Ebola Researcher Explains Antibody Treatments, Need for a Therapy That Works Against All Strains of the Virus

Article ID: 624718

Released: 15-Oct-2014 10:00 AM EDT

Source Newsroom: Albert Einstein College of Medicine

Expert Pitch
  • Credit: Albert Einstein College of Medicine of Yeshiva University

    Jonathan Lai, Ph.D.

Jonathan Lai, Ph.D., associate professor of biochemistry at Albert Einstein College of Medicine of Yeshiva University, has spearheaded the development of a potential antibody therapy for the Sudan strain of the Ebola virus, one of the two most lethal strains, and is also working on antibodies that can fight multiple strains. (The Zaire ebolavirus is the strain responsible for the current epidemic in West Africa.)

“The Sudan strain can be associated with large outbreaks, including what was —before this epidemic—the largest ever outbreak of an Ebola virus in 2000, but there are few antibodies available for it,” says Dr. Lai. All the experimental antibody treatments used during this current outbreak (including ZMapp and TKM-Ebola) would not work on the other strains. Dr. Lai recently received a $2 million grant from the National Institutes of Health for this research.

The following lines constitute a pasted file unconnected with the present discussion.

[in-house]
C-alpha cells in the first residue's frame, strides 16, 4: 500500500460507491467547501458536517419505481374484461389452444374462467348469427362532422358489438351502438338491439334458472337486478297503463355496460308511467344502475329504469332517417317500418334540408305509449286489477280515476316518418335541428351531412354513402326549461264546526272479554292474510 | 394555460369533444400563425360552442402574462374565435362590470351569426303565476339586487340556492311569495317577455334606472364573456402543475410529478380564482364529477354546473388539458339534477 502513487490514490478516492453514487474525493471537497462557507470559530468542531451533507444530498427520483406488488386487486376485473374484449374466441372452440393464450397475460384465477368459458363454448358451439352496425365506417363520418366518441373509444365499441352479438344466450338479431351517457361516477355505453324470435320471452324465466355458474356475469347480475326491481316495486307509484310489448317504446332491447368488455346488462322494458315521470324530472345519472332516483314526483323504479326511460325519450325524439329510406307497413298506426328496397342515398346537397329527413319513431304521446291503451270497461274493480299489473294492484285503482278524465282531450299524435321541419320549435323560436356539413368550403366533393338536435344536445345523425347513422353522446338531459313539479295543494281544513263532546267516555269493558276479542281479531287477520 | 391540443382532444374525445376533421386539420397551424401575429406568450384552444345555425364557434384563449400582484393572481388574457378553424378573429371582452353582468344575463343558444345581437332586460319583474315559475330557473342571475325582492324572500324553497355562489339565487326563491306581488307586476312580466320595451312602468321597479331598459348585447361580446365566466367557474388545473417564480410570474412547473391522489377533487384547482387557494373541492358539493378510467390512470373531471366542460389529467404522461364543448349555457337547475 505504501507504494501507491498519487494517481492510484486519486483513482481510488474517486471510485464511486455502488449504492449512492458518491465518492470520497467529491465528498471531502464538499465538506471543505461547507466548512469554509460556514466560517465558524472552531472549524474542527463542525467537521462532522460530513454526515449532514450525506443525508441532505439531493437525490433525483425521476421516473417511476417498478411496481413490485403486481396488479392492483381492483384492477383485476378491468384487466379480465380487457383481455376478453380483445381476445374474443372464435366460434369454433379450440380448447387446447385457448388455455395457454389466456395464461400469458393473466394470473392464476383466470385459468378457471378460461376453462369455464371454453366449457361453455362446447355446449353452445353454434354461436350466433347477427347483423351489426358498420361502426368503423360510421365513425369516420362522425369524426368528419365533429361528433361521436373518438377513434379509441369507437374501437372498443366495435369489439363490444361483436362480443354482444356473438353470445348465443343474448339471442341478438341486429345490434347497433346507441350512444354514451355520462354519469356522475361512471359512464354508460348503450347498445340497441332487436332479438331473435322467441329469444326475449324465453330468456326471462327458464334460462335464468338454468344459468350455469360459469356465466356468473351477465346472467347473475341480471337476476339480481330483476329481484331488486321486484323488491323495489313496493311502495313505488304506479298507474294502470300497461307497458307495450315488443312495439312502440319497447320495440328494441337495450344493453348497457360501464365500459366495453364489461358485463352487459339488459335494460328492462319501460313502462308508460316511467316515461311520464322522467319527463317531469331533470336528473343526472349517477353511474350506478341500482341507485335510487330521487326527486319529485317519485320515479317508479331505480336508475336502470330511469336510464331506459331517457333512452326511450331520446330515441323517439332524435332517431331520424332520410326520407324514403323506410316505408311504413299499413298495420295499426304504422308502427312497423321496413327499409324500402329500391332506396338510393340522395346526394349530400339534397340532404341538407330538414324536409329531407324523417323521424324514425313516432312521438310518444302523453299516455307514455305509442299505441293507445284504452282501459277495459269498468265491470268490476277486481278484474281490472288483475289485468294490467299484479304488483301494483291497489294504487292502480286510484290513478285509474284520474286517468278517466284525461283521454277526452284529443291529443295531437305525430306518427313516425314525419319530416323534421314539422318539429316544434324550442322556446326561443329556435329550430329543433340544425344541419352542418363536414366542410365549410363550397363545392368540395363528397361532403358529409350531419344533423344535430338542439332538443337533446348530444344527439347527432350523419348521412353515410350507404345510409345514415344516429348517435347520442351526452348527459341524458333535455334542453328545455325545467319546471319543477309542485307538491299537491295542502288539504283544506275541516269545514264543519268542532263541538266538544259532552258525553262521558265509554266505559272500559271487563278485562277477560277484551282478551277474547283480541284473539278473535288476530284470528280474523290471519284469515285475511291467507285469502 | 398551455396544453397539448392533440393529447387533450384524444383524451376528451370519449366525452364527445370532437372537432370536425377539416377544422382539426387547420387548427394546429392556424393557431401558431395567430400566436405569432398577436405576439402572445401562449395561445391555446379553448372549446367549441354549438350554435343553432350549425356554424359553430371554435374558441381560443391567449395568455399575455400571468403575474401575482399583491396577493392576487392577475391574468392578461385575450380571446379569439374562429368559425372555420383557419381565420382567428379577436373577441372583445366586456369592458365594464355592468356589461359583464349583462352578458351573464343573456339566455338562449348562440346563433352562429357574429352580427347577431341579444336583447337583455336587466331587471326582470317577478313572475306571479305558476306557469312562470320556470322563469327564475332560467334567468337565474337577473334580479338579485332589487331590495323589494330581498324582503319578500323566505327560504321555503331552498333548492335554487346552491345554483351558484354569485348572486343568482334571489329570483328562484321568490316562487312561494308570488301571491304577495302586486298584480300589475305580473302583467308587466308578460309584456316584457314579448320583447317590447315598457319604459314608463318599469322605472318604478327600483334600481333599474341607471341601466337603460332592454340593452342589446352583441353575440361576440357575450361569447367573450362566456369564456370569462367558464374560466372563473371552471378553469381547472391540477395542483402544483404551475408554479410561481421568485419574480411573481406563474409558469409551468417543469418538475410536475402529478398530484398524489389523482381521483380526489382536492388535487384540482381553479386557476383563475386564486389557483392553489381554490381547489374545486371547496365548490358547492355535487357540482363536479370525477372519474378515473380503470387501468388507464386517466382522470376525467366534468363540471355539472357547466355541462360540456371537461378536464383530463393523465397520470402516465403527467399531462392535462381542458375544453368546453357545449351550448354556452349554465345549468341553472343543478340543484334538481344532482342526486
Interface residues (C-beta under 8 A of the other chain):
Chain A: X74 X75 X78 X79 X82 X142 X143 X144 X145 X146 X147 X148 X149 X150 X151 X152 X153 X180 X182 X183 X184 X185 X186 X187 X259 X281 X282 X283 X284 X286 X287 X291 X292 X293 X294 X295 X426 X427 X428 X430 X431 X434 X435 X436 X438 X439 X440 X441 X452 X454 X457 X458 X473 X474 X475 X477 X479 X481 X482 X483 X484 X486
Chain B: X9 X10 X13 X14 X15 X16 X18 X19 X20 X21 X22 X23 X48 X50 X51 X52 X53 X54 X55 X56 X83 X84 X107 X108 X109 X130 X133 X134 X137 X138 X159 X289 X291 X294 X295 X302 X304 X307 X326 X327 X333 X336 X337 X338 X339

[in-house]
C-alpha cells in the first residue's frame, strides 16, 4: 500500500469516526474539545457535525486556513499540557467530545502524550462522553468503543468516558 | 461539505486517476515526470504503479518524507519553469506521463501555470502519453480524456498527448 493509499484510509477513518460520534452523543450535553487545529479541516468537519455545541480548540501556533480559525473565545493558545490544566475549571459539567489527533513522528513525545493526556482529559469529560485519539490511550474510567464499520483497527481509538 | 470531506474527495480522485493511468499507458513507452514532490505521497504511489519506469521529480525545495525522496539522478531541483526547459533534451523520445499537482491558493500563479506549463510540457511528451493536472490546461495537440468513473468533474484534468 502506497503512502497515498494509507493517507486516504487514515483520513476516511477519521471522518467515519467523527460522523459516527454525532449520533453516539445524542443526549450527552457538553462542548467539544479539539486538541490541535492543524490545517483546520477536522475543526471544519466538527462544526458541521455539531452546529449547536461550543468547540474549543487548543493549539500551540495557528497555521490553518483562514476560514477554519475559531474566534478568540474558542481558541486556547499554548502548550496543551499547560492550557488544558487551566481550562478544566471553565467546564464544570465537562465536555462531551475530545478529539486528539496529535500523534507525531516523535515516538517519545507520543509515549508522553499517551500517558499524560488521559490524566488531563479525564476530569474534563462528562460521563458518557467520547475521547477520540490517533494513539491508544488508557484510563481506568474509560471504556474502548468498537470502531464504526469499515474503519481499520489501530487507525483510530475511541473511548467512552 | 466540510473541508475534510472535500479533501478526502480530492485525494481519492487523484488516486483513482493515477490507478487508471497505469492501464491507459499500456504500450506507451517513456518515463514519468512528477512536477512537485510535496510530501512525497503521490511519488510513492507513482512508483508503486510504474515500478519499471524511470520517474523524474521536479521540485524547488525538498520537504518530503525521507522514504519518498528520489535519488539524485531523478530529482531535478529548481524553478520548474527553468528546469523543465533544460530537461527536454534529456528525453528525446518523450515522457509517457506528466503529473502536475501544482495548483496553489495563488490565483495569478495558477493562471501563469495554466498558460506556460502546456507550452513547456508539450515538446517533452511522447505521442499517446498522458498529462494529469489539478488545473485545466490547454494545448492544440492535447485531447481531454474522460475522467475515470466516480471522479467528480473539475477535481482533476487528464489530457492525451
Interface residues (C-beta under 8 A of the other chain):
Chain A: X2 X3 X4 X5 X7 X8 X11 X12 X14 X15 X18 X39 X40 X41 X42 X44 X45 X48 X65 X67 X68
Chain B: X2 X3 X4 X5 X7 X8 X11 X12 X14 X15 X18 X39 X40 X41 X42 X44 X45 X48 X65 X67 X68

Dr. Lai’s lab is also looking to find an antibody or cocktail of antibodies that not only fights the Sudan strain, but multiple species of Ebola simultaneously. “We think it would be very useful to have a therapy in place that works against all Ebola virus species,” Lai says.

Dr. Lai can speak to the advancements and challenges of developing antibody treatments for Ebola, and provide general insight into convalescent serum therapy, which is the WHO-recommended front-line therapy for this current outbreak.


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